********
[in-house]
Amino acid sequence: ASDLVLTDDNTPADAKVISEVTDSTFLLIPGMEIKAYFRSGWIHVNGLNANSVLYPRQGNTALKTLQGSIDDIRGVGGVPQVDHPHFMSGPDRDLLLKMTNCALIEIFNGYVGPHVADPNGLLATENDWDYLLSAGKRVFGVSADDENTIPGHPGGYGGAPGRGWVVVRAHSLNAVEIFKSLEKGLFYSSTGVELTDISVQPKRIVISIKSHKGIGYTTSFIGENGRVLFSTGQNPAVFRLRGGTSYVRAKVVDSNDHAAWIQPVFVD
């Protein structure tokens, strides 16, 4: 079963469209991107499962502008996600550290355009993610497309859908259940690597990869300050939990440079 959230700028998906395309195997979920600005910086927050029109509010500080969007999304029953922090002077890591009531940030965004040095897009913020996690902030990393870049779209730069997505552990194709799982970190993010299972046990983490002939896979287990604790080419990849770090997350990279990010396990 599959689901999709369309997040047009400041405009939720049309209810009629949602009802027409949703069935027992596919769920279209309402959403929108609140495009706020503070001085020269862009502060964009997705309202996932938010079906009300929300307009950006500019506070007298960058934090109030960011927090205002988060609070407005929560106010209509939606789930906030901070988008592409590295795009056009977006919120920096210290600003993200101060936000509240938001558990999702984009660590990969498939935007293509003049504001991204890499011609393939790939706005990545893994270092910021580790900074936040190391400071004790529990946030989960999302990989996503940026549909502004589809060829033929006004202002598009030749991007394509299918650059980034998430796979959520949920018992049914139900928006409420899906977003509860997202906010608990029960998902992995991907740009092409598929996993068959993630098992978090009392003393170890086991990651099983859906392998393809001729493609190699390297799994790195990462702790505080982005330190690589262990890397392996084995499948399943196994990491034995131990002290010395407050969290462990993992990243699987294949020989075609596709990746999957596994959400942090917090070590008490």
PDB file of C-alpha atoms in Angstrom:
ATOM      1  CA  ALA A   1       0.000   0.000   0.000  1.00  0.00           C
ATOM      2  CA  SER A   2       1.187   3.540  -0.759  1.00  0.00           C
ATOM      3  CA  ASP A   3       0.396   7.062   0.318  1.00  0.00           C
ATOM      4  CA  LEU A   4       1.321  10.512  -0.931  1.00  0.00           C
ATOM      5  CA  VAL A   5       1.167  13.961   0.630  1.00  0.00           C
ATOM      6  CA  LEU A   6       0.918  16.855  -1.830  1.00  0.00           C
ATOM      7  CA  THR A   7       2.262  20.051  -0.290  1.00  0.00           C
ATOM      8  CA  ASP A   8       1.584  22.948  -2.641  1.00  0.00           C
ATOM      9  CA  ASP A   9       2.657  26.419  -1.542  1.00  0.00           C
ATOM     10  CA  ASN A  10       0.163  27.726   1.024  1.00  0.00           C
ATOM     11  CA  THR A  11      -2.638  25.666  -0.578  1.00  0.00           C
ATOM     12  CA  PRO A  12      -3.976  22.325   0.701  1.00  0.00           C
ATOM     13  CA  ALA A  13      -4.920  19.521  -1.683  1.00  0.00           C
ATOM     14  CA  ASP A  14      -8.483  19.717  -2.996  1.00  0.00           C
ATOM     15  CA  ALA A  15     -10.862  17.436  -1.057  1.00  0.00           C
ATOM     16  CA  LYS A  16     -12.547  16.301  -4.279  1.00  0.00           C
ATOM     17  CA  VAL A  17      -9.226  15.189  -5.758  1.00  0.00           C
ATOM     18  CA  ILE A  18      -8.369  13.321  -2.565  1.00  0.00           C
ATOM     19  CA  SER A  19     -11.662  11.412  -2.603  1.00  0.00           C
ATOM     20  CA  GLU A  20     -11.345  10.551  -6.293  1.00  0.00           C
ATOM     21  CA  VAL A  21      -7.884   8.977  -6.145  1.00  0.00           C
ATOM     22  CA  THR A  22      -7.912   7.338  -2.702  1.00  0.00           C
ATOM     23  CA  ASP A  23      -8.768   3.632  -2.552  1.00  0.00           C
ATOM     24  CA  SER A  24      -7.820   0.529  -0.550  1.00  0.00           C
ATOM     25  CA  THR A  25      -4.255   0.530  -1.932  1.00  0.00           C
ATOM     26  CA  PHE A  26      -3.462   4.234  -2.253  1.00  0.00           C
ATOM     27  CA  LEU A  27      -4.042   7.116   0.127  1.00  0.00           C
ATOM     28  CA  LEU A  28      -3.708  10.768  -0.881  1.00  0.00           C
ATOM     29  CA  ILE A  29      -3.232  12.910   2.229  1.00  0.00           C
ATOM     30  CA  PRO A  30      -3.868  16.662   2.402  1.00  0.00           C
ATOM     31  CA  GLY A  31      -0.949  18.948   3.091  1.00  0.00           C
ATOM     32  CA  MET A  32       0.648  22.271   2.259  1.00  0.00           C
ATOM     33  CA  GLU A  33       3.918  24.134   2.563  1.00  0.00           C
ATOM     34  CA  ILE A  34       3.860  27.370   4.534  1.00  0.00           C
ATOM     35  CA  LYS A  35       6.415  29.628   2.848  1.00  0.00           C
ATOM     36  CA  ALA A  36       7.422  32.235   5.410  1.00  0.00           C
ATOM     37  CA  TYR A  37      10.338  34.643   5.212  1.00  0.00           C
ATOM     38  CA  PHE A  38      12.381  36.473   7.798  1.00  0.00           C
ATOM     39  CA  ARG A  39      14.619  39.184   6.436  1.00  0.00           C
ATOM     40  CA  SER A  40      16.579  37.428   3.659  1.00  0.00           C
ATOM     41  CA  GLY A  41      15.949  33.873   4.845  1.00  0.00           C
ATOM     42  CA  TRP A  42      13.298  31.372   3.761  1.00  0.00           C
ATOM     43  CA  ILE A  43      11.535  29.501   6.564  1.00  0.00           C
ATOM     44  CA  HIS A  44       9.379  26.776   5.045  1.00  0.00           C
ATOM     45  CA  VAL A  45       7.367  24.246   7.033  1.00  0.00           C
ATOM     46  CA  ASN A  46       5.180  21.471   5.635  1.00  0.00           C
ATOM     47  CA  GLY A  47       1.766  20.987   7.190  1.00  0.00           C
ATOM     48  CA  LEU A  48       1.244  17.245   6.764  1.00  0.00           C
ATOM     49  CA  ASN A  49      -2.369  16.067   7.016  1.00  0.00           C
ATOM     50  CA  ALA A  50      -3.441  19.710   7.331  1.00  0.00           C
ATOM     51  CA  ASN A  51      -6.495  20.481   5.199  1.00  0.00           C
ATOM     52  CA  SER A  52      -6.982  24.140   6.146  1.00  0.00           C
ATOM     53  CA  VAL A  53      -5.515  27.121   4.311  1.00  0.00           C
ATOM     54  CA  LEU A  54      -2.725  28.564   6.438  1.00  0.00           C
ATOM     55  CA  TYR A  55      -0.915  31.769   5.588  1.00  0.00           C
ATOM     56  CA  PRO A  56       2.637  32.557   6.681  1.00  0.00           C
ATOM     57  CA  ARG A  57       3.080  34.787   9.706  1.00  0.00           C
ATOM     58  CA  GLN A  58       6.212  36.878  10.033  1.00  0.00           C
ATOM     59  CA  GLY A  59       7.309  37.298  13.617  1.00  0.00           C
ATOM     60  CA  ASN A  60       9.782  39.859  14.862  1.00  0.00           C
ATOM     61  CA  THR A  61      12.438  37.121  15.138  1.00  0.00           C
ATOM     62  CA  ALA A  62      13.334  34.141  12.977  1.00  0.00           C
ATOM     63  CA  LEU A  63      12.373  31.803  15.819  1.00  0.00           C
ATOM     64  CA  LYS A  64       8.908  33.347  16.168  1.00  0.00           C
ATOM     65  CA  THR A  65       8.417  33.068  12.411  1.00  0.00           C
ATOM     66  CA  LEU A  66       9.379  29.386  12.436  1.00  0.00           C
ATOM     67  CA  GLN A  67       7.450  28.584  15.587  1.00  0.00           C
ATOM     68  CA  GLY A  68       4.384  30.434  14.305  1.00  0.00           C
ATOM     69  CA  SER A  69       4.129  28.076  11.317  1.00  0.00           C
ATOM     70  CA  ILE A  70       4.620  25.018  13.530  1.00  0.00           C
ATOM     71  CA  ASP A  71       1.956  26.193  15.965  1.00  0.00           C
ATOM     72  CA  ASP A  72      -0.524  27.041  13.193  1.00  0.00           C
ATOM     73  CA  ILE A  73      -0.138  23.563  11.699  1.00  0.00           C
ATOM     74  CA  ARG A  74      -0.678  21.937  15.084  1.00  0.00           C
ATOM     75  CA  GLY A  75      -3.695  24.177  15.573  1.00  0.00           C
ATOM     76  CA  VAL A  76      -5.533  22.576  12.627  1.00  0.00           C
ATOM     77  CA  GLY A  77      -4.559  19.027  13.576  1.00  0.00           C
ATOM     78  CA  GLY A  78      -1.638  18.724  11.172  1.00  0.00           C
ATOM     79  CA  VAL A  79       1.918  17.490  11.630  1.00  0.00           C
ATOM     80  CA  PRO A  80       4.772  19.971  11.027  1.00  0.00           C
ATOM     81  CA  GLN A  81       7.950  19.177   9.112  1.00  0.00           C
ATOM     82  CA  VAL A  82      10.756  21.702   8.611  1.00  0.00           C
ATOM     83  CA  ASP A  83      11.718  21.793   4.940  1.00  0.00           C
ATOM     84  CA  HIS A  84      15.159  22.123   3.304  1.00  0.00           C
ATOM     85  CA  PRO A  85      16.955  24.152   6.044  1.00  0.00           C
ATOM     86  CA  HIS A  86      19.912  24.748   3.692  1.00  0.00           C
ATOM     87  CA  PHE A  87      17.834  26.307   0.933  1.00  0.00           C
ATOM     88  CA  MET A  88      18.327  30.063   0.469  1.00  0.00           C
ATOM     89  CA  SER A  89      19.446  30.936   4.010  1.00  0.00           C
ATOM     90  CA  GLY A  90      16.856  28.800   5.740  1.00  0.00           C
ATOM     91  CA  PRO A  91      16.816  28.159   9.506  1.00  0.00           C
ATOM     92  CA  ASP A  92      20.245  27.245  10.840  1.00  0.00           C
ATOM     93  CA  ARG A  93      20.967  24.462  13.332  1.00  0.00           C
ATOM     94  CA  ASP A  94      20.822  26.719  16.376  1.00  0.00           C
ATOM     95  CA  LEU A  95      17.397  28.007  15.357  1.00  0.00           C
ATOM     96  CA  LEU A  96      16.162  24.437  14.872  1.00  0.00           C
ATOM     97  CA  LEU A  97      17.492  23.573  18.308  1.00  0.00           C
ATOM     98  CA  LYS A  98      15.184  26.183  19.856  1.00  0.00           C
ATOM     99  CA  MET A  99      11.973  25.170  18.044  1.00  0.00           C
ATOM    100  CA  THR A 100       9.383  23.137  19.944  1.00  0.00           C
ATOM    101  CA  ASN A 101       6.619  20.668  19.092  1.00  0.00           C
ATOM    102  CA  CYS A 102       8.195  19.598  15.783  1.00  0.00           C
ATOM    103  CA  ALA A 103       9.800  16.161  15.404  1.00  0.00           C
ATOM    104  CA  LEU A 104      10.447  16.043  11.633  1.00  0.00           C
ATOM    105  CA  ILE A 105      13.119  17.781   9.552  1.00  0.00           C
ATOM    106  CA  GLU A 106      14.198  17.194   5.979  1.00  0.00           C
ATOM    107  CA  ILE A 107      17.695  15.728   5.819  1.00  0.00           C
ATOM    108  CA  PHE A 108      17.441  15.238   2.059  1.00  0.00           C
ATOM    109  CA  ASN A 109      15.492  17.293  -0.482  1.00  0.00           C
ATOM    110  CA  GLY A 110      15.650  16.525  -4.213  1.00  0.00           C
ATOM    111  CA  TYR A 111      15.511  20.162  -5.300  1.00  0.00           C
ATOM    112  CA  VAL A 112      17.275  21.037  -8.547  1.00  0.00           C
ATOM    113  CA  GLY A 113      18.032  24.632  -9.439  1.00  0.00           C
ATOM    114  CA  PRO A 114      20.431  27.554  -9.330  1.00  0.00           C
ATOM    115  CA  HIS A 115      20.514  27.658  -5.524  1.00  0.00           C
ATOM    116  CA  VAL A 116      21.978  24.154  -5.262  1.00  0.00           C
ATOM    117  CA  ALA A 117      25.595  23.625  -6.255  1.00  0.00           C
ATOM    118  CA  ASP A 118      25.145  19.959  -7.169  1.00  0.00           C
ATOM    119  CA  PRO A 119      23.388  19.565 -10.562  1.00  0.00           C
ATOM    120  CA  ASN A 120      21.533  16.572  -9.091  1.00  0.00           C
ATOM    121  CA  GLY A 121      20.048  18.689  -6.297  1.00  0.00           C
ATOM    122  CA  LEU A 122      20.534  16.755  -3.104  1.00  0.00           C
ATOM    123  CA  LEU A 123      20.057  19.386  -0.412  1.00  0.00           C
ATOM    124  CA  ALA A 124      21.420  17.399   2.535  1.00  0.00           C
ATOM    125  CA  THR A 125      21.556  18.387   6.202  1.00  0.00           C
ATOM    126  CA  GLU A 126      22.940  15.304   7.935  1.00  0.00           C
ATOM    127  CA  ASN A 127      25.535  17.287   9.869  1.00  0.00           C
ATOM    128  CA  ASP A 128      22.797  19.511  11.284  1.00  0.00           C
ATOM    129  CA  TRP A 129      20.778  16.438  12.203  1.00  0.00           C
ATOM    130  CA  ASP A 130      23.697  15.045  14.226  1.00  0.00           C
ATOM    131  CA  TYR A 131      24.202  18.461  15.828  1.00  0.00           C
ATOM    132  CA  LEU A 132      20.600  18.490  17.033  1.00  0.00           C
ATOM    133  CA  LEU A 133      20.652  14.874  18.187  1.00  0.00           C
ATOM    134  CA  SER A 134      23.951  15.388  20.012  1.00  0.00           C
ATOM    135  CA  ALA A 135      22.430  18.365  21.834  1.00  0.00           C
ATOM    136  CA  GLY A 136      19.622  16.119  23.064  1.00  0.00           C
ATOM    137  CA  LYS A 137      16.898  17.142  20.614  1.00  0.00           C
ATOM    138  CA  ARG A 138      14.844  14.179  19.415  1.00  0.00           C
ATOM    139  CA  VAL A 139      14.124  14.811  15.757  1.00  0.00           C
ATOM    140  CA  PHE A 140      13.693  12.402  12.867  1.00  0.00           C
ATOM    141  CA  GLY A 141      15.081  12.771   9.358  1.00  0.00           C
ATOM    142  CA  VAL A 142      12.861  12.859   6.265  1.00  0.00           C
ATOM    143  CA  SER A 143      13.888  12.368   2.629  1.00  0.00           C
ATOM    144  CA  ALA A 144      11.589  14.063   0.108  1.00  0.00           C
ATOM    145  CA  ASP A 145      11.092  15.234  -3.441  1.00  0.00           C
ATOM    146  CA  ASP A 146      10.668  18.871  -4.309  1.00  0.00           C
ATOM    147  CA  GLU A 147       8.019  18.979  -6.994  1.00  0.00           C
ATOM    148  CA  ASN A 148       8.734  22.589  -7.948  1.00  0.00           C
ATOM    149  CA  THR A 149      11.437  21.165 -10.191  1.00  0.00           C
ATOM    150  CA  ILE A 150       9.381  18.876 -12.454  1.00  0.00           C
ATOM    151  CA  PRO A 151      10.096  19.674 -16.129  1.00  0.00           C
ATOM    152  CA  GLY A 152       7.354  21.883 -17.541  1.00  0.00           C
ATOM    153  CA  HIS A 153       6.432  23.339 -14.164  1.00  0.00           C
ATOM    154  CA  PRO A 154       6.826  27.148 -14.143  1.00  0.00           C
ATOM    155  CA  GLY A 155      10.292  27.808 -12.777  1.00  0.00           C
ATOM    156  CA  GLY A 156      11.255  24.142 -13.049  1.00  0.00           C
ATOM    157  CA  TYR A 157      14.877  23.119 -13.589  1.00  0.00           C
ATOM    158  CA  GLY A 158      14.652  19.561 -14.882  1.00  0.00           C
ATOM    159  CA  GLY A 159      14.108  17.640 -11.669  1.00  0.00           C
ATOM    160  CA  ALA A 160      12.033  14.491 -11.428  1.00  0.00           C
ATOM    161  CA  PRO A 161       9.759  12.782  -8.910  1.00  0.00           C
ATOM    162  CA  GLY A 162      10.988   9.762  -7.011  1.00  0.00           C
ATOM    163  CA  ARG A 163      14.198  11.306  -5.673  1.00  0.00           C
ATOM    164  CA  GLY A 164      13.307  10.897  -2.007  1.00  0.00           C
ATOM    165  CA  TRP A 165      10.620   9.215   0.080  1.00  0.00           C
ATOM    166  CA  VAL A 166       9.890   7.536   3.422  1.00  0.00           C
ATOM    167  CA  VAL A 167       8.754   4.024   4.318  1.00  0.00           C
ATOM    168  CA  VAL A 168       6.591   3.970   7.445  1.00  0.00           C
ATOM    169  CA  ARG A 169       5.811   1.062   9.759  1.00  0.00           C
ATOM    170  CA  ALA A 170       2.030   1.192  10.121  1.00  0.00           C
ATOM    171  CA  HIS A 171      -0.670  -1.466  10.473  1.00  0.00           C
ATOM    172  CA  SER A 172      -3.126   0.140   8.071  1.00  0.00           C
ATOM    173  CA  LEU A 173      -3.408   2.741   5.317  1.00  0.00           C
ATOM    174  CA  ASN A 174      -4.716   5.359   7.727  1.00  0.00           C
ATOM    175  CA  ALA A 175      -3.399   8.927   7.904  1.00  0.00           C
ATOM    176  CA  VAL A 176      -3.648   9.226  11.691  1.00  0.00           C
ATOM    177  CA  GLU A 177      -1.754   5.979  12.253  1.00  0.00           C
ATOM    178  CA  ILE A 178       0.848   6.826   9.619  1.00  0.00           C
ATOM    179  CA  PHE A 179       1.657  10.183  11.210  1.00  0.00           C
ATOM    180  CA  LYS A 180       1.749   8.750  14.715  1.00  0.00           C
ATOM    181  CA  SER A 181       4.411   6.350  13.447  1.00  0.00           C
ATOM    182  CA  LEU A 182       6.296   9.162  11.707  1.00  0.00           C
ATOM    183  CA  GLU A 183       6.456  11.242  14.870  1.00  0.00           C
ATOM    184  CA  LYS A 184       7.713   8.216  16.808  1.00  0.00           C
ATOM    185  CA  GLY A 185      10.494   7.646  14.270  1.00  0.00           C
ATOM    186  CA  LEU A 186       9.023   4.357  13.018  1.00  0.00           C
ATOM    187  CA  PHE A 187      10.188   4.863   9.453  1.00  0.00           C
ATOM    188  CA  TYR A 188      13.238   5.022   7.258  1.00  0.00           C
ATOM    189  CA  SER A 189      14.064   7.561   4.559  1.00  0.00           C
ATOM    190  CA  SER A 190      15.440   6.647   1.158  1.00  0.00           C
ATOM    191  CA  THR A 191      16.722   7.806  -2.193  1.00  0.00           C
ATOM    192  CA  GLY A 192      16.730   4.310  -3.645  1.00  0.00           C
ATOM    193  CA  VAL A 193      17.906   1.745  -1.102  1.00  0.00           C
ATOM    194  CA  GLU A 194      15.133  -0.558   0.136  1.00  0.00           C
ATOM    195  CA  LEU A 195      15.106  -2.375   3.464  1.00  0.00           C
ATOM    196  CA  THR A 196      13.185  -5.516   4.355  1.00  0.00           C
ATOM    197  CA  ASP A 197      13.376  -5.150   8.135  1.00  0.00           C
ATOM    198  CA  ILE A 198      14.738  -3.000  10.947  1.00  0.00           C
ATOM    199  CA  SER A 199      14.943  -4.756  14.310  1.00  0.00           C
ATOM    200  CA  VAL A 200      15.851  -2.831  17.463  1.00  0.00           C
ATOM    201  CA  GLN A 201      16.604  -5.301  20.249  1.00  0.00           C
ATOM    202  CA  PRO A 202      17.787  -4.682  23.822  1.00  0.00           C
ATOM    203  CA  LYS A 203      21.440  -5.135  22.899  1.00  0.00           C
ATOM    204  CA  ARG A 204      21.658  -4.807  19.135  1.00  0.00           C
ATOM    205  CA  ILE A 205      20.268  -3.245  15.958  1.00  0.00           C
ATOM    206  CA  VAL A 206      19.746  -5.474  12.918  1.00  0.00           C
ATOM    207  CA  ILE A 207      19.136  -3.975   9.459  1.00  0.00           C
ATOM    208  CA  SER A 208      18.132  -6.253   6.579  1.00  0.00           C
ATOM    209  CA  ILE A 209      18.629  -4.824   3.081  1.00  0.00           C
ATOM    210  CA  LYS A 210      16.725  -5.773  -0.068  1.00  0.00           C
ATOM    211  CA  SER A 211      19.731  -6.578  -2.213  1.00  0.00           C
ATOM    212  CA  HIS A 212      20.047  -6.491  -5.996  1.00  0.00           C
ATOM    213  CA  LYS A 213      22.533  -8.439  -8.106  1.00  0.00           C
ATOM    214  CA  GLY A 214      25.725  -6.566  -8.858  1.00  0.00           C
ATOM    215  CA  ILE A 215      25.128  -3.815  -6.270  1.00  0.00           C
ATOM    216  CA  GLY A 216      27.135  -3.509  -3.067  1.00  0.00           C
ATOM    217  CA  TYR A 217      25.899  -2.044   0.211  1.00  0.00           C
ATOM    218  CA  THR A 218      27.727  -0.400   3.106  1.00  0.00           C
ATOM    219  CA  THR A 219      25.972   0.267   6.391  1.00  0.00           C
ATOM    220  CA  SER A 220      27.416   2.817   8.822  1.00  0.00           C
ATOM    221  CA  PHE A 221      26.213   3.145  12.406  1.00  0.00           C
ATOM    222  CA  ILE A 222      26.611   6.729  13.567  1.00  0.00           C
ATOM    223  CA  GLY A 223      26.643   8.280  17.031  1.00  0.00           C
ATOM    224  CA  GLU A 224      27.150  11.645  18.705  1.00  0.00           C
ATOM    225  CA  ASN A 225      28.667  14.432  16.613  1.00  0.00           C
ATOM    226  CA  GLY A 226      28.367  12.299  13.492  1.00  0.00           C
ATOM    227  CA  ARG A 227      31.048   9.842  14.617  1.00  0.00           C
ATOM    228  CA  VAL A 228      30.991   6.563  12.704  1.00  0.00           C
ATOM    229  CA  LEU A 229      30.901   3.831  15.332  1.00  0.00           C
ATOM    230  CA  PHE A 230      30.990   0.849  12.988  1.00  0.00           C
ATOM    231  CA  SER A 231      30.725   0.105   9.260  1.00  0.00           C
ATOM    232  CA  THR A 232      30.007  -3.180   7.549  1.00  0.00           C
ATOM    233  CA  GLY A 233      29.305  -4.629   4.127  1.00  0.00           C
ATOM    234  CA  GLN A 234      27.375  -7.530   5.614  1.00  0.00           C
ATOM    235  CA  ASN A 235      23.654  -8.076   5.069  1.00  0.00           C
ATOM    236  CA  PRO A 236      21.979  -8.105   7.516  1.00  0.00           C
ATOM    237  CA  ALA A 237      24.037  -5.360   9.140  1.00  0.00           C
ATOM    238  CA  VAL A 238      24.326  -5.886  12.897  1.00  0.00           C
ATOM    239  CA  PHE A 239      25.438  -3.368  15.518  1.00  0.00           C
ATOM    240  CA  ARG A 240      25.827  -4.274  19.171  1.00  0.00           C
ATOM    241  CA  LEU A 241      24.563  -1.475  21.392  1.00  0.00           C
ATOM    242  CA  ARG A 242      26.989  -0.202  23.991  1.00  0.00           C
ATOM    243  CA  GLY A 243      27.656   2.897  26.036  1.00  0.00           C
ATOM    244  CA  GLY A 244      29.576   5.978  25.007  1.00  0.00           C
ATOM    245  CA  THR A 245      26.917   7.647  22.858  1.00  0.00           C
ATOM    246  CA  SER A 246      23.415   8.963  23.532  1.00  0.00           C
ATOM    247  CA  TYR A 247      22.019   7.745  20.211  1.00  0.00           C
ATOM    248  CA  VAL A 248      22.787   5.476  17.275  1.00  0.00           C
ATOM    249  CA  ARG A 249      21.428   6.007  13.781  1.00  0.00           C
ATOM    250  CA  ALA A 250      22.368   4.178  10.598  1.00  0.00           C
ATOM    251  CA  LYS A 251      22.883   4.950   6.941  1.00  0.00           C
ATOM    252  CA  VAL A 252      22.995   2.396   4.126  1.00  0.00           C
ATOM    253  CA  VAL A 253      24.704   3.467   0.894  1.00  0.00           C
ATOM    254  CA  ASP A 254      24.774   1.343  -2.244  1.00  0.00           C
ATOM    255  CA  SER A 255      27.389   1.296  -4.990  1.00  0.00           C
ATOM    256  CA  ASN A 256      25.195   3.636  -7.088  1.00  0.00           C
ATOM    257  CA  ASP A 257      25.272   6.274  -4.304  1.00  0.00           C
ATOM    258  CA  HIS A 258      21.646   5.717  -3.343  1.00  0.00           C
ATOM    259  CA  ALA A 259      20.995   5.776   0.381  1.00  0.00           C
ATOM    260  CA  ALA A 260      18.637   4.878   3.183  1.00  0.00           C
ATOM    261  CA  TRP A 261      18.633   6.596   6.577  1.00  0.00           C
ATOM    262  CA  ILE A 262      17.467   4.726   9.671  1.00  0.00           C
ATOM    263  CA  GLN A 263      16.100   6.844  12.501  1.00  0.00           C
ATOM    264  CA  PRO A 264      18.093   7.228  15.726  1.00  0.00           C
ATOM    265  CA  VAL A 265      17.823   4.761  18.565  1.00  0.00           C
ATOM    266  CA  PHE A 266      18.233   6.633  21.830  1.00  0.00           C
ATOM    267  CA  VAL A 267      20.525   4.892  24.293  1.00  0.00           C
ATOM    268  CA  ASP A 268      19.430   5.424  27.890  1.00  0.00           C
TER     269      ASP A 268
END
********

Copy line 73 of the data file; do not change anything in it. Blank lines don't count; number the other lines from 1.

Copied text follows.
ATOM     69  CA  SER A  69       4.129  28.076  11.317  1.00  0.00           C